Tag Archives: Responsibility To Protect

R2P not R2I

The latest edition of The Economist contains an excellent article about attempts to undermine the UN commitment (such as it is) to the “responsibility to protect” (R2P). It contains some important history:

R2P is certainly not—to judge by a careful reading of its history—a mere ploy by rich and powerful countries to poke their noses into the affairs of small nations. Its origins are somewhat more interesting.

One of the first international bodies to endorse the concept, or a version of it, was the African Union, which emerged from the discredited Organisation of African Unity. The AU’s Constitutive Act included a provision for “the right of the Union to intervene in a member state pursuant to a decision of the [AU] assembly in respect of grave circumstances, namely: war crimes, genocide and crimes against humanity.” It cited a new principle of “non-indifference” to large-scale crimes.

One of R2P’s keenest sponsors was Kofi Annan, the Ghanaian who preceded Mr Ban as secretary-general. Mr Annan has agonised in public about the UN’s failure in Rwanda, when he was head of un peacekeeping, and has argued that his success as a peace-broker in Kenya last year owed something to the existence of R2P as a moral instrument.

Meanwhile, America, far from dreaming up R2P as a crafty way of justifying imperialist adventures, was initially rather sceptical. Under the Bush administration, both the Pentagon and the State Department were intensely wary of signing up to anything that might bind them to take draconian action in the name of humanity.

Indeed, R2P was a part of a much broader 2005 reform of the United Nations that George Bush first sought to weaken, then only reluctantly accepted. And to this day, there are voices on America’s political right that remain profoundly sceptical about the idea of costly pledges to wage wars in the name of protecting people from inhumanity.

New UK Cabinet member and peer Glenys Kinnock speaks on the Responsibility To Protect

Most—almost all—of the media’s coverage of the ennoblement of Glenys Kinnock to permit her to become Europe Minister in the UK government has focused on the court politics. Glenys Kinnock was a Labour MEP and is the wife of former Labour leader Neil Kinnock, himself a former European Commissioner. Thanks to longstanding general public skepticism about the European Union and the perception that many of its employees are ineffective and expensive, plus recent (and justified) outrage at UK politicians’ nepotism and use of expenses allowances, the story has been that Ms Kinnock has glided regally from one undemocratic seat on the gravy train to another. The Kinnocks’ collection of “six state pensions” has been a target of particular anger.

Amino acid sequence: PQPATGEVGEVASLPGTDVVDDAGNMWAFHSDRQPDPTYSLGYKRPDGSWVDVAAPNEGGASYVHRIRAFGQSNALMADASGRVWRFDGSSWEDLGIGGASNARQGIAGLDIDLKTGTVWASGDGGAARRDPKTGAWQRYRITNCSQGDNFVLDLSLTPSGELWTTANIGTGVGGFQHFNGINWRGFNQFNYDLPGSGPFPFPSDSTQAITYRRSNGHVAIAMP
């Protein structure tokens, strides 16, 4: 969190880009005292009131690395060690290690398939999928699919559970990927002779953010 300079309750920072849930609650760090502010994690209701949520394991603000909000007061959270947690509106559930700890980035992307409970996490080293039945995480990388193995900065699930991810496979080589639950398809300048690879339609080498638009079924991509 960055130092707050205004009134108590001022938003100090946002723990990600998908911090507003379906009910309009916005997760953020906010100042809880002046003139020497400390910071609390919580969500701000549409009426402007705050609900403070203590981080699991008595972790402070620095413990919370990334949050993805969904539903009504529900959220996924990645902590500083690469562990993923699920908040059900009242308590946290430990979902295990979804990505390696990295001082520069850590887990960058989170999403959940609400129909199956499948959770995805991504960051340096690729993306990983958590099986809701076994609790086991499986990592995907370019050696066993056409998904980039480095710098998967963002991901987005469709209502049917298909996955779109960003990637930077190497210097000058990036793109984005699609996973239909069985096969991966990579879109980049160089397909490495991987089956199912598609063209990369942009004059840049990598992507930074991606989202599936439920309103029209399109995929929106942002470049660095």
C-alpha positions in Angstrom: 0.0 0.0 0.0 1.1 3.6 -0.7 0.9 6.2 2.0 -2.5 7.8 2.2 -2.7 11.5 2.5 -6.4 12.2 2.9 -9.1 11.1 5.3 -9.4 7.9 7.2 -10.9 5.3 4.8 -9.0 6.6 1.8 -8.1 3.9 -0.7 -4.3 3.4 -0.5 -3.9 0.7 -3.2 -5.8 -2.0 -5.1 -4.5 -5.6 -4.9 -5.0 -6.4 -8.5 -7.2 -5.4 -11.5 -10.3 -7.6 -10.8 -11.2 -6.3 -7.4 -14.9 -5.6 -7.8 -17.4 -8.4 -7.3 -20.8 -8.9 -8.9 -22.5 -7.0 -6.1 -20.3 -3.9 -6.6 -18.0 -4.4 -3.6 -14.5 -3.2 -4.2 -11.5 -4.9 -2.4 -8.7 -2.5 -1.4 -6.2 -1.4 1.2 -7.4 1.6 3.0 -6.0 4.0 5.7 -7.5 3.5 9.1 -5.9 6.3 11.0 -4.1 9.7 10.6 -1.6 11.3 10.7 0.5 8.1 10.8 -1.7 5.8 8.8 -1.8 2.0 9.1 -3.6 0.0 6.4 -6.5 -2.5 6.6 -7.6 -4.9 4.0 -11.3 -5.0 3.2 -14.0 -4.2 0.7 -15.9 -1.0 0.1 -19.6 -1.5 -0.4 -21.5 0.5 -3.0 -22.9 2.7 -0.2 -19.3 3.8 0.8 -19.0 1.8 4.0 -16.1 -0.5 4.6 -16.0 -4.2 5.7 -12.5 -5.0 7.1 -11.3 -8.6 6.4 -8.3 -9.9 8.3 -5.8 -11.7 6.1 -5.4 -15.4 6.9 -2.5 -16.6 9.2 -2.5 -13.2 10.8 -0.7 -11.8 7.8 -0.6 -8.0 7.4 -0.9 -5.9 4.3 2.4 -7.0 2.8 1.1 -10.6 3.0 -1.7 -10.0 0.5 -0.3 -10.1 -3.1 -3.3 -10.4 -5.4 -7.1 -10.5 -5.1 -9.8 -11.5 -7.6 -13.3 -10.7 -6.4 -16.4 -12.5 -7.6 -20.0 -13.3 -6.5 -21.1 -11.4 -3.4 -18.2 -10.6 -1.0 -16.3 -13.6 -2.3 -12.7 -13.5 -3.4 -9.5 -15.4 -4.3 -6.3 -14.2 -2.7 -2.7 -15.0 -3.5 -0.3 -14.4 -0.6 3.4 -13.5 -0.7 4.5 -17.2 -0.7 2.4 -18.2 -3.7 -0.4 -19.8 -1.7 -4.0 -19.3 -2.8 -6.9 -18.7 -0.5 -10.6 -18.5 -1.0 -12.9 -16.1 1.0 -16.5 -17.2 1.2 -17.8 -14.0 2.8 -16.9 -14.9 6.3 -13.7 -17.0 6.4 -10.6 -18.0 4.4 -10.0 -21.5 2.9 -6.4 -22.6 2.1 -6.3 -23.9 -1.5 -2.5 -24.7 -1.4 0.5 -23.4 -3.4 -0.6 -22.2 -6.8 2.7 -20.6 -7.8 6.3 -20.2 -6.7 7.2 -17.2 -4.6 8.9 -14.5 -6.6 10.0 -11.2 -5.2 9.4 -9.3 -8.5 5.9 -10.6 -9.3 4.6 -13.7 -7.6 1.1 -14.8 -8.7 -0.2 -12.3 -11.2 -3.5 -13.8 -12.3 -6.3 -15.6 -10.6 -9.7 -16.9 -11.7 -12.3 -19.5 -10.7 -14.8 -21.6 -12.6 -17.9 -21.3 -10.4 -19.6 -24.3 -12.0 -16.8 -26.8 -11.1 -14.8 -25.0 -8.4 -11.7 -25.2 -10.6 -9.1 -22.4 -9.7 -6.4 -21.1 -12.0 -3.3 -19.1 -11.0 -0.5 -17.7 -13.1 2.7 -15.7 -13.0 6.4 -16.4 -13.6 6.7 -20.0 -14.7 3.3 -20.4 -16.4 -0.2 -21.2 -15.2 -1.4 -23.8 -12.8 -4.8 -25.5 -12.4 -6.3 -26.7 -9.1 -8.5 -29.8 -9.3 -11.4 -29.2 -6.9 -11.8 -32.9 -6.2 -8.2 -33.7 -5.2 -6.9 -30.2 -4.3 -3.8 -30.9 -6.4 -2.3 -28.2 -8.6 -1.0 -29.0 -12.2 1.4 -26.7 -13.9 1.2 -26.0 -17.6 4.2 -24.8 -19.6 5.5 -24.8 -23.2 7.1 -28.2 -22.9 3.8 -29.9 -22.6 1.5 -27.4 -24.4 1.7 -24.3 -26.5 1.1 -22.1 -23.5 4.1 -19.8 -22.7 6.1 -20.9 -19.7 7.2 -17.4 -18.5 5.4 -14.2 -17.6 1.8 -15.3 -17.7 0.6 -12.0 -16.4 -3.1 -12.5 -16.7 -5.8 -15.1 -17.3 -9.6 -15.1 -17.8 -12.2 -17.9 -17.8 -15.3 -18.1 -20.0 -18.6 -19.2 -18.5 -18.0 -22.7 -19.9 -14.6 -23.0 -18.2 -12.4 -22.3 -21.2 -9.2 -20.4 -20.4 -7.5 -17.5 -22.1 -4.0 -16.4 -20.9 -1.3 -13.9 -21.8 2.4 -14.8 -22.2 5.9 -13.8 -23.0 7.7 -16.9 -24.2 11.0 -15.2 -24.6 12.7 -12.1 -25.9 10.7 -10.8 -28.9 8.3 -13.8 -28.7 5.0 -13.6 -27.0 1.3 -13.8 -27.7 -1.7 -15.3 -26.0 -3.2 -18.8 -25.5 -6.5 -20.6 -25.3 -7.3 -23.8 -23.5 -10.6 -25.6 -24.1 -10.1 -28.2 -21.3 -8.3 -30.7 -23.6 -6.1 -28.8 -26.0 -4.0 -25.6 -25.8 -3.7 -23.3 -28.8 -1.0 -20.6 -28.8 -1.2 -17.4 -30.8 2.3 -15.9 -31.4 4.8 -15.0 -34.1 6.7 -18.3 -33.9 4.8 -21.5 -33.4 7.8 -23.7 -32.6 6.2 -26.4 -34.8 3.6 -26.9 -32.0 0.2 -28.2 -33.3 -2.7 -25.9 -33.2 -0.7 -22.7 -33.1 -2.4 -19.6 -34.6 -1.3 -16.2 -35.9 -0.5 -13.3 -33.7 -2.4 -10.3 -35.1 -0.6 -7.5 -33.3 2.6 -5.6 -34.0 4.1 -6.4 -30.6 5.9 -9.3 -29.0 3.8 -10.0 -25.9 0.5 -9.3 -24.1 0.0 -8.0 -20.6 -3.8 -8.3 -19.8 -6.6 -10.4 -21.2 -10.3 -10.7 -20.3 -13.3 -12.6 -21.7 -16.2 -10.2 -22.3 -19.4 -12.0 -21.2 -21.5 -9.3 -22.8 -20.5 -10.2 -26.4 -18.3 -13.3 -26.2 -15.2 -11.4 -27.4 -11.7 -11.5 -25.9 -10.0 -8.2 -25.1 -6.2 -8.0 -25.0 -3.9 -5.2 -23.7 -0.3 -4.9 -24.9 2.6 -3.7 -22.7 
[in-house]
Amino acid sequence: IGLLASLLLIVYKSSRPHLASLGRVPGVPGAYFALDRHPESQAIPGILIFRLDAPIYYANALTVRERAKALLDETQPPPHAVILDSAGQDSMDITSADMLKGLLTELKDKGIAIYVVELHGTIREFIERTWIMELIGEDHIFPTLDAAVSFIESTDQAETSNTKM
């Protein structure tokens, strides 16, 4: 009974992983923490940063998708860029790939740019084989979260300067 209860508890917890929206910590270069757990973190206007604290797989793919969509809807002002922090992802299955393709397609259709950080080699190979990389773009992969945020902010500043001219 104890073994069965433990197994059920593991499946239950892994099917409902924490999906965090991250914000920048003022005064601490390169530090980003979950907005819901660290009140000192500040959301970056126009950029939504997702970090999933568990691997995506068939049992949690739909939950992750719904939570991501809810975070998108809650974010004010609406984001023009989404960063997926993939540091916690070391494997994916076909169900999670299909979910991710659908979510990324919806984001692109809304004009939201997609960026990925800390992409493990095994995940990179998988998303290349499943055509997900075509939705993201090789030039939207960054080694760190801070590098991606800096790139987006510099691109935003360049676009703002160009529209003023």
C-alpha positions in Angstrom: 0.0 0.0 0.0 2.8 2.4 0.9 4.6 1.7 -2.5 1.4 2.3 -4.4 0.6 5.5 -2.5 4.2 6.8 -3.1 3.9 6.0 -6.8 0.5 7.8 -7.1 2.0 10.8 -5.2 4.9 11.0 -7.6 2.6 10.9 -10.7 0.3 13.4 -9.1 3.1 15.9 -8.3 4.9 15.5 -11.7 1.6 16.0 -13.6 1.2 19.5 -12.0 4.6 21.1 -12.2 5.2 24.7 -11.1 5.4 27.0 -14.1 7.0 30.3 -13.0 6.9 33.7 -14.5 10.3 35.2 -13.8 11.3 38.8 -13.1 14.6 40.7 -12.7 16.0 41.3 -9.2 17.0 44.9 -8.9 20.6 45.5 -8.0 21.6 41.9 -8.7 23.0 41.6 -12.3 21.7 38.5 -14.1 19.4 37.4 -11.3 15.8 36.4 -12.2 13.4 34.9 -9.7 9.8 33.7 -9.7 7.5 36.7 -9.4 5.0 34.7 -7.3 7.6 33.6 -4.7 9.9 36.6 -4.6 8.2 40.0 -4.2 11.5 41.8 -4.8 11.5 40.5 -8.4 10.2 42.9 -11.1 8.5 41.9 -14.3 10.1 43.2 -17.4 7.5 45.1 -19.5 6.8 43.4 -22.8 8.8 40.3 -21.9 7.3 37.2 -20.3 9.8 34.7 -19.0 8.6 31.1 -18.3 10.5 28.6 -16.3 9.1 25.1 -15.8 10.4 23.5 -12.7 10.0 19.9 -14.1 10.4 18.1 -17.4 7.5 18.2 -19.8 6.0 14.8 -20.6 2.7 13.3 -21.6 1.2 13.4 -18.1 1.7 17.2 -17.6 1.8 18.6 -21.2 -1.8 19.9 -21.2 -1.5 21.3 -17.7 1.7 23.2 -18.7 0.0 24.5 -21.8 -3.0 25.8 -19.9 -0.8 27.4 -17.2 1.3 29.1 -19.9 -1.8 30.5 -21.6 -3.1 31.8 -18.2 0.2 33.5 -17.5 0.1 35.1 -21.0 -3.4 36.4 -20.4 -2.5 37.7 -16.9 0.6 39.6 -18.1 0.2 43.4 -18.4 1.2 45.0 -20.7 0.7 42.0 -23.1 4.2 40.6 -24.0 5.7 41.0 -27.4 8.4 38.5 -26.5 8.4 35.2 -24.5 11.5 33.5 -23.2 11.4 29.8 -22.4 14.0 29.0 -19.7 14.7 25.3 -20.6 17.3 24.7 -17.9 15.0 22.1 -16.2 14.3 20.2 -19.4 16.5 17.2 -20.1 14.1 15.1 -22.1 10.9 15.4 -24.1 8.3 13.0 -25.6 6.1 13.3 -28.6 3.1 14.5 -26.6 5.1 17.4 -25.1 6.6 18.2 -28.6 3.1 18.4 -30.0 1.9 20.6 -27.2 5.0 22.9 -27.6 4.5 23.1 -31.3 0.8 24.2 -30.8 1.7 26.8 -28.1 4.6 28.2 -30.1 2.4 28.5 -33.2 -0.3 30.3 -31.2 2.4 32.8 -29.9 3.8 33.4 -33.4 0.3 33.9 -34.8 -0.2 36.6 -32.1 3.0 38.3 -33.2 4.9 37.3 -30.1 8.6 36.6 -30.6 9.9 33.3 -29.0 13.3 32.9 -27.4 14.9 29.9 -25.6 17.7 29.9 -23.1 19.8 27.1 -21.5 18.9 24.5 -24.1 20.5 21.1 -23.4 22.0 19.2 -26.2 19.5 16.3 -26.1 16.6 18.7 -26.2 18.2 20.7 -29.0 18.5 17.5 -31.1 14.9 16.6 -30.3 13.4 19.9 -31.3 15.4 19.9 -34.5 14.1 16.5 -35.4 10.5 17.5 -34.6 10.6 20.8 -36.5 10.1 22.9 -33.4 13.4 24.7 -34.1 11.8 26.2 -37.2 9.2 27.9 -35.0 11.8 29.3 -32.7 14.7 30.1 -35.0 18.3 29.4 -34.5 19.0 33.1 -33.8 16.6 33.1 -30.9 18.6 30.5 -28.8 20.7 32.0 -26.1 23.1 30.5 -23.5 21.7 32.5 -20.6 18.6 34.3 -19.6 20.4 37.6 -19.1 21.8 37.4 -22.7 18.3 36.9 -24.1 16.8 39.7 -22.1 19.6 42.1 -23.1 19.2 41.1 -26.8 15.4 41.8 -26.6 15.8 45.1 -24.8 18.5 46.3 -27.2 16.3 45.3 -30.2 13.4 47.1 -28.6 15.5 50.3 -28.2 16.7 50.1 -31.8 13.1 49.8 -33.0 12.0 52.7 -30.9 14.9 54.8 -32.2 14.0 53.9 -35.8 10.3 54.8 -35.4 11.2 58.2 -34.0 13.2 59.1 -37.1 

I have only contempt for the freshly exposed behaviour of a large minority of MPs (and for their subsequent excuse-making); the manipulation of candidate lists and the appointment of unelected insiders to Cabinet posts disgusts me. But, behind what appeared to be yet more establishment fixing, there was another story to tell: Kinnock’s maiden speech in the House of Lords addressed the Responsibility To Protect (“R2P”). She questioned the widely-held idea that R2P was solely about questions of military intervention in the affairs of sovereign states and emphasised that it should be about responsible international co-operation to protect threatened populations. I think there is truth in this, even if history suggests such a view is optimistic. Sadly (according to Google News at least), no one is interested in discussing global matters of life and death when there’s a bit of parochial political gossip to cover. Thanks to the shoddy parliament.uk Website—there’s a link to an “advanced search”, but it’s not clickable in Firefox—it’s difficult to find the speech, if it is even available to read. If I track it down, I will post it here.